An air raid on a detention centre in Tripoli that killed and wounded scores of migrants and refugees has intensified calls for a change in policy in the central Mediterranean as thousands of people remain trapped in such facilities amid intense fighting on the outskirts of Libya’s capital.
Officials said Tuesday’s attack on the centre in Tripoli’s eastern suburb of Tajura killed more than 50 people, including children, and wounded over 130.
The UN’s special envoy to Libya, Ghassan Salame, said the attack “could clearly constitute a war crime”, while the UN’s refugee agency (UNHCR) and the International Organization for Migration (IOM) called for an investigation.
Sonal Marwah, advocacy manager for Doctors Without Borders (known by their French initials MSF) Libya and SAR mission, told Al Jazeera that many of the 600 migrants and refugees at the centre had remained at the same location, arranging mattresses outside the cells for fears of further attacks.
The UN-recognised Government of National Accord (GNA) in Tripoli blamed forces loyal to renegade military commander Khalifa Haftar, who, in early April, launched an offensive to take control of Tripoli.
Haftar’s self-declared Libyan National Army (LNA) denied responsibility. Earlier this week, it had announced its intention to start bombing targets in Tripoli after “traditional means” of war had been exhausted.
An estimated 6,000 people are being held throughout the country in camps run by Libya’s Department for Combating Illegal Migration (DCIM). Almost half of those are held in and around Tripoli, according to UNHCR and the IOM. Thousands more are believed to be held in camps run by militias.
The dire conditions in the detention centres have further deteriorated since the fighting began, with detainees reporting being starved, abused and beaten.
In May, the women’s section of the Tajoura detention centre was hit by shrapnel, narrowly missing an infant. In April, migrants and refugees were relocated from the Qasr bin Ghashir detention centre near Tripoli to another centre after armed men stormed the facility leaving several dead and wounded.
Marwah said Haftar’s military operation marked “the third time in seven months that armed clashes have erupted” in Tripoli.
“European governments cannot pretend that Libya is a place of safety, where very vulnerable refugees and migrants rescued at sea can be disembarked,” she added. “This is not something new. The UN has repeatedly said that Libya is not a safe place for disembarkation.”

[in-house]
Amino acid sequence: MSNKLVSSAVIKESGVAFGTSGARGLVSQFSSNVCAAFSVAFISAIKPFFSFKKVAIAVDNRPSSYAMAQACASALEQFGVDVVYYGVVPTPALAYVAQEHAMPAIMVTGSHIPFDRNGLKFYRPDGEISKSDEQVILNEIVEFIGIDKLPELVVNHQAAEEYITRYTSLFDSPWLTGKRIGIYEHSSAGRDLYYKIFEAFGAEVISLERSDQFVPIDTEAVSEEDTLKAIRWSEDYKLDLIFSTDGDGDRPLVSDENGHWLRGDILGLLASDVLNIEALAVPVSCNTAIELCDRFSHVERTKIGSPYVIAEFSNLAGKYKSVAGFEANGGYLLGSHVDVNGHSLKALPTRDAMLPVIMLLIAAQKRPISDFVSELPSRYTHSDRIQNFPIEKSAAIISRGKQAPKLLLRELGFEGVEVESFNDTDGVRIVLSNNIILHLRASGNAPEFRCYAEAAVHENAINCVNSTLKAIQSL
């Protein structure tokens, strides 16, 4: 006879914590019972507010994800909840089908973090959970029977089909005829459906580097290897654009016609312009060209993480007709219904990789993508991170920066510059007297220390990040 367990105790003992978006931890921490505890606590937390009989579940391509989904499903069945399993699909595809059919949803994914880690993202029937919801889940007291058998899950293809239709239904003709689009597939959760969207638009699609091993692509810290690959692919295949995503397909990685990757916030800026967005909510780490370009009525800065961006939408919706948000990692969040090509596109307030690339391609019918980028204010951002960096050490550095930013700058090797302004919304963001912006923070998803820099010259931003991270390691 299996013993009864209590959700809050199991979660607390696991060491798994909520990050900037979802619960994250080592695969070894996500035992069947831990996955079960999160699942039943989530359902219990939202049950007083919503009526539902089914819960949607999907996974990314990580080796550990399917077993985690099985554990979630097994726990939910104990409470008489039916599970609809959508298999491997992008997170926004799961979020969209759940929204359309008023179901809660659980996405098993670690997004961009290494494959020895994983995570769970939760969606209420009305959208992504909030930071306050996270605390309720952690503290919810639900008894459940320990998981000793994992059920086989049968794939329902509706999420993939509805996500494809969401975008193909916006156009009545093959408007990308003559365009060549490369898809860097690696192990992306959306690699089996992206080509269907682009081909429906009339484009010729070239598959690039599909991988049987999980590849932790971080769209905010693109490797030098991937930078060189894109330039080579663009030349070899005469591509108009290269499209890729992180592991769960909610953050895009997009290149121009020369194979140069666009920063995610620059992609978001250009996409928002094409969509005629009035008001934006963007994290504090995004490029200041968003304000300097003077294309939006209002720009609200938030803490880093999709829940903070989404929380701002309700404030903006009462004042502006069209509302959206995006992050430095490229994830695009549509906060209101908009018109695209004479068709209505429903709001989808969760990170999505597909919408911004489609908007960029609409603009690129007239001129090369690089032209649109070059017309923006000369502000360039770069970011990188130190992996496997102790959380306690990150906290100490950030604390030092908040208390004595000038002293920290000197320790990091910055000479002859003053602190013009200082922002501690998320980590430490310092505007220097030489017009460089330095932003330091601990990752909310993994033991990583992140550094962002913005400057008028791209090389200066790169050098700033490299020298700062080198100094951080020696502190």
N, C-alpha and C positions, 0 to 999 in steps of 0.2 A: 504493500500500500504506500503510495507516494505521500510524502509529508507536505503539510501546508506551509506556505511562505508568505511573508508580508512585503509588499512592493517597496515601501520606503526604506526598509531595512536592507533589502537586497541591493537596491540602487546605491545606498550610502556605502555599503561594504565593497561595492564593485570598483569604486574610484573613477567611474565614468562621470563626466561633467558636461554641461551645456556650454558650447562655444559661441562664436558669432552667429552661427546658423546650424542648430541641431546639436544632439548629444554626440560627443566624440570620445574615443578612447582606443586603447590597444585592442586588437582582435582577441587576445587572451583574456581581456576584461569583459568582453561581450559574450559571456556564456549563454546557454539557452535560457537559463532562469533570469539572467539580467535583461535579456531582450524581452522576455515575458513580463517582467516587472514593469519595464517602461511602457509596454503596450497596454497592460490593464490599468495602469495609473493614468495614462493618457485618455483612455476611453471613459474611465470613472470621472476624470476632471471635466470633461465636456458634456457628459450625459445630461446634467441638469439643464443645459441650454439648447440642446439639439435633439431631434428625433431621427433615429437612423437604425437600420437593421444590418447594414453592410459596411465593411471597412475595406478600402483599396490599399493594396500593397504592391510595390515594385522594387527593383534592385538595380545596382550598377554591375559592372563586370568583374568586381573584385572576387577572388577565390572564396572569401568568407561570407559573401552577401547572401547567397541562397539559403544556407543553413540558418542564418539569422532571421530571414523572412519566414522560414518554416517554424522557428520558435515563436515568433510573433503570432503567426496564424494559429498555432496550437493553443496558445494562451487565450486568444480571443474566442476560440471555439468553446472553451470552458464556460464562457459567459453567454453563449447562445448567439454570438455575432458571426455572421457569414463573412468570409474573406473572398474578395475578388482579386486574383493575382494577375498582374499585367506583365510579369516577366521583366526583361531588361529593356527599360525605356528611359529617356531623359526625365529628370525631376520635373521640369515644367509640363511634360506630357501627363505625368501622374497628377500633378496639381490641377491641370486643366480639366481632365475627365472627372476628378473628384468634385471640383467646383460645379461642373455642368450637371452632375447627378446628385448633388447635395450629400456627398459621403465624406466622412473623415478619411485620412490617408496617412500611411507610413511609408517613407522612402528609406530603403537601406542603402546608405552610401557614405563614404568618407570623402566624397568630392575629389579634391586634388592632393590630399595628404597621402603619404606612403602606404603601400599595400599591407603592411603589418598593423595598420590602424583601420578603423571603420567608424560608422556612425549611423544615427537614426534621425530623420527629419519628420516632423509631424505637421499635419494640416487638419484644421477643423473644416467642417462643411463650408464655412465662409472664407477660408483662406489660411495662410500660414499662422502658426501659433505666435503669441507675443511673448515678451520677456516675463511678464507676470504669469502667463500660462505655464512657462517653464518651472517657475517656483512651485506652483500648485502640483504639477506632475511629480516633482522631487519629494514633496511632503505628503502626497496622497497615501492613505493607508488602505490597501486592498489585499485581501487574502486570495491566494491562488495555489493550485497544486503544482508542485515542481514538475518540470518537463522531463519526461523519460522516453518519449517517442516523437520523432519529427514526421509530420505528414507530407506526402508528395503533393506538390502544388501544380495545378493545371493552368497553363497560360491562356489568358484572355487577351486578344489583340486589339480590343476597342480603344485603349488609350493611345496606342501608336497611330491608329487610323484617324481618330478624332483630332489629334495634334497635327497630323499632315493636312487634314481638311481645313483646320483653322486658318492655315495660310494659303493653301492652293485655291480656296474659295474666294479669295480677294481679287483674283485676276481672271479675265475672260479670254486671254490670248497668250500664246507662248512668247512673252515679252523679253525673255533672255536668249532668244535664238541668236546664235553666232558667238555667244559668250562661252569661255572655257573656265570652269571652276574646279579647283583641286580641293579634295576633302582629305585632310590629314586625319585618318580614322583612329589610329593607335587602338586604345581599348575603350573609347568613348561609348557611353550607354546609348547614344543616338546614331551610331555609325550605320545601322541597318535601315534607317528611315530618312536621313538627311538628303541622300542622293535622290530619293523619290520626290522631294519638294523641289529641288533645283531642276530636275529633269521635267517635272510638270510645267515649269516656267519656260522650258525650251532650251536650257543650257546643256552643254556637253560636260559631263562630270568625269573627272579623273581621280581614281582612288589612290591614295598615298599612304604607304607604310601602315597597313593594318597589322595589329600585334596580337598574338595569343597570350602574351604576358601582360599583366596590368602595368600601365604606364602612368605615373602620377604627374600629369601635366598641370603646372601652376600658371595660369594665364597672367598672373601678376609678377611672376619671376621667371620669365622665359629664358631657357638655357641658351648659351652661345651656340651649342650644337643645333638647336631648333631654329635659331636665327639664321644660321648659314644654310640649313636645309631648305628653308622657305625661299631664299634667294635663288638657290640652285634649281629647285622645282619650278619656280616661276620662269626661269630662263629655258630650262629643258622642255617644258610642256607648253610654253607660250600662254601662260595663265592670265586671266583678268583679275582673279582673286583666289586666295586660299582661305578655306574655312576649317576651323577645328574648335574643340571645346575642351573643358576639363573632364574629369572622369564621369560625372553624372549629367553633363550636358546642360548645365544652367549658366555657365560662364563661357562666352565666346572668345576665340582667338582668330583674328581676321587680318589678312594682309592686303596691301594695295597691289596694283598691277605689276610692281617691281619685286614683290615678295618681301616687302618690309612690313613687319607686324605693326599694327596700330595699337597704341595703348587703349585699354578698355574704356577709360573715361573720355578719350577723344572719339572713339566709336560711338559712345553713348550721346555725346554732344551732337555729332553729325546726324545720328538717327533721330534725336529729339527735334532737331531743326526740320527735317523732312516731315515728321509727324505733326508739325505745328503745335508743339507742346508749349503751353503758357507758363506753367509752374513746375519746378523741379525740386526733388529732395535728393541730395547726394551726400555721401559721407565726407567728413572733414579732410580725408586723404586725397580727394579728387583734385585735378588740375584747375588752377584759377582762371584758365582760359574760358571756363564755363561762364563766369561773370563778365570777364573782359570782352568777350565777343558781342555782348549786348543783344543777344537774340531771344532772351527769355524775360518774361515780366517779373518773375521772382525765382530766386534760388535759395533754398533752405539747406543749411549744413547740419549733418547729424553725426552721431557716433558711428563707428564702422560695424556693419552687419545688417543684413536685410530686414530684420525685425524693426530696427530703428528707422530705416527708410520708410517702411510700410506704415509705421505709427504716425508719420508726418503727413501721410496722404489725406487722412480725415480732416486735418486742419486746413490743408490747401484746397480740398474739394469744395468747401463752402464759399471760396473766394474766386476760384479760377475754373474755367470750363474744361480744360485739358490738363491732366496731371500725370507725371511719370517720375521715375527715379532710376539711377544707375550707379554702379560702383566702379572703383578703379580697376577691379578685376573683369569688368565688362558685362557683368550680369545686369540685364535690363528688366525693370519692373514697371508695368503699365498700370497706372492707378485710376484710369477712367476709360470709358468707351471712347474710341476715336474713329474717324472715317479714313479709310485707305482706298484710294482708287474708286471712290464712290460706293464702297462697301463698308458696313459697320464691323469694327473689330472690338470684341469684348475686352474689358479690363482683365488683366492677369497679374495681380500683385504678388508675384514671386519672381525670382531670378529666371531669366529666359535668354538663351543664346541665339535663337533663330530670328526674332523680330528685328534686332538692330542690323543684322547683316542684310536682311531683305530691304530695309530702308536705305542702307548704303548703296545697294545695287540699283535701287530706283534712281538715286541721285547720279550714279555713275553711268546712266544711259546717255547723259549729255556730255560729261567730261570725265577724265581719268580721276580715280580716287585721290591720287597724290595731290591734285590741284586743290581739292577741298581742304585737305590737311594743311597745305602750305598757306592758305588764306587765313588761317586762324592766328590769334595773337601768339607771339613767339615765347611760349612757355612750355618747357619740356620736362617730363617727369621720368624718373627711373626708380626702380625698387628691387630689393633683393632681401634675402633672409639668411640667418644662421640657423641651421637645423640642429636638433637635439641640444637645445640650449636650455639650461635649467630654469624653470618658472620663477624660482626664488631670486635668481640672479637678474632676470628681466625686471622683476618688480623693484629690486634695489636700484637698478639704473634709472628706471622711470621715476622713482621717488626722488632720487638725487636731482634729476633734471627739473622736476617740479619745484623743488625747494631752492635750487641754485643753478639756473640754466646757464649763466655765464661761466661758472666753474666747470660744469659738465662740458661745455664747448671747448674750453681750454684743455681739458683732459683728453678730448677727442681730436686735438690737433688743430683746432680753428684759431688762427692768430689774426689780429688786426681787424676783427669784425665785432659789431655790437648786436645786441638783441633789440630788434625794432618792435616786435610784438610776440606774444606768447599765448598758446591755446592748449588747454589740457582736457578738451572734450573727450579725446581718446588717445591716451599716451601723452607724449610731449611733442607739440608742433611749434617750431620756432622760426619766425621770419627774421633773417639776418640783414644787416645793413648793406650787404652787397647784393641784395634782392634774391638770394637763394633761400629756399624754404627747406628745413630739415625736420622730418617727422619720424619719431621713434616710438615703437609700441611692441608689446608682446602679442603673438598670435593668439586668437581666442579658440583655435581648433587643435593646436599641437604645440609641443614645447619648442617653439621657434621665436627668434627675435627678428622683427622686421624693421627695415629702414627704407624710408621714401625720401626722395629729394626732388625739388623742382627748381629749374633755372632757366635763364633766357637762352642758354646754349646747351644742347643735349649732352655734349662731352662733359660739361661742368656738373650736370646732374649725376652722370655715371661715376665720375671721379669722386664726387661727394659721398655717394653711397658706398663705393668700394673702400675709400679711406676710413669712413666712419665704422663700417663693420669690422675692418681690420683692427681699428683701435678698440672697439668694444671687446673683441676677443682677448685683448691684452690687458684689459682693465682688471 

Human-rights and humanitarian groups have stepped up their calls for the centres to be shut in the aftermath of the attack, with Interior Minister Fathi Bashagha tweeting on Thursday afternoon that the GNA was discussing such a move.
Libya is one of the main departure points for refugees and migrants who try the treacherous crossing across the Mediterranean Sea in their bid to escape conflict, hardship and prosecution. But many are “pulled back “to Libya by the country’s coastguard, in a scheme supported by the EU under a two-year-old deal.
UNHCR figures show that more than 1,300 people were intercepted by the Libyan coastguard in June and taken back to detention centres across the country – 458 disembarked in Tripoli while more than 200 ended up in Tajoura.
Since the start of the year, nearly 3,700 migrants have been intercepted by the Libyan coastguard and forcibly returned to camps in Libya.
“We bring them back but we don’t do much to improve the conditions of those who are [in detention], and we don’t offer any places to evacuate vulnerable people out of Libya,” said Matteo Villa, a migration research fellow at Italian Institute for International Political Studies (ISPI).
In a statement on Wednesday, EU diplomatic chief Federica Mogherini, enlargement commissioner Johannes Hahn and migration commissioner Dimitris Avramopoulos said those responsible for the attack “should be held to account”.
“Our position on Libya’s system of detaining migrants is clear: this system has to end and migration needs to be managed in full compliance with international standards, including when it comes to human rights.”
Since the UNHCR began evacuating people in need of international protection from Libya in late 2017, fewer than 4,000 have departed, mostly to Niger. Some 710 were resettled in Italy and 269 to an emergency transit centre in Romania.
Earlier this week, the Italian parliament renewed its funding commitment for the EU-funded mission that aids the work of the Libyan coastguard, in a move that began under Italy’s previous centre-left government in 2017.
Last week, the International Organization for Migration (IOM) said that 27,834 migrants and refugees had entered Europe by sea this year through May 1, roughly a 35 per cent drop from the 42,274 arriving during the same period in 2018.
According to the IOM, 597 people have died this year in the three main Mediterranean Sea routes, or about half the 1,189 deaths confirmed during the same period in 2018.
“The Mediterranean has basically been a desert in the past few months,” said Veronica Alfonsi, the coordinator of the Italian office of the Spanish NGO Proactiva Open Arms.
The NGO recently returned at sea, risking hefty fines of between 300,000 to 900,000 euros ($338,000 – 1,014,000) from the Spanish government.
“We’re at sea knowing all too well that this is not a solution,” she added. “What’s missing is the EU and European states assuming responsibility.”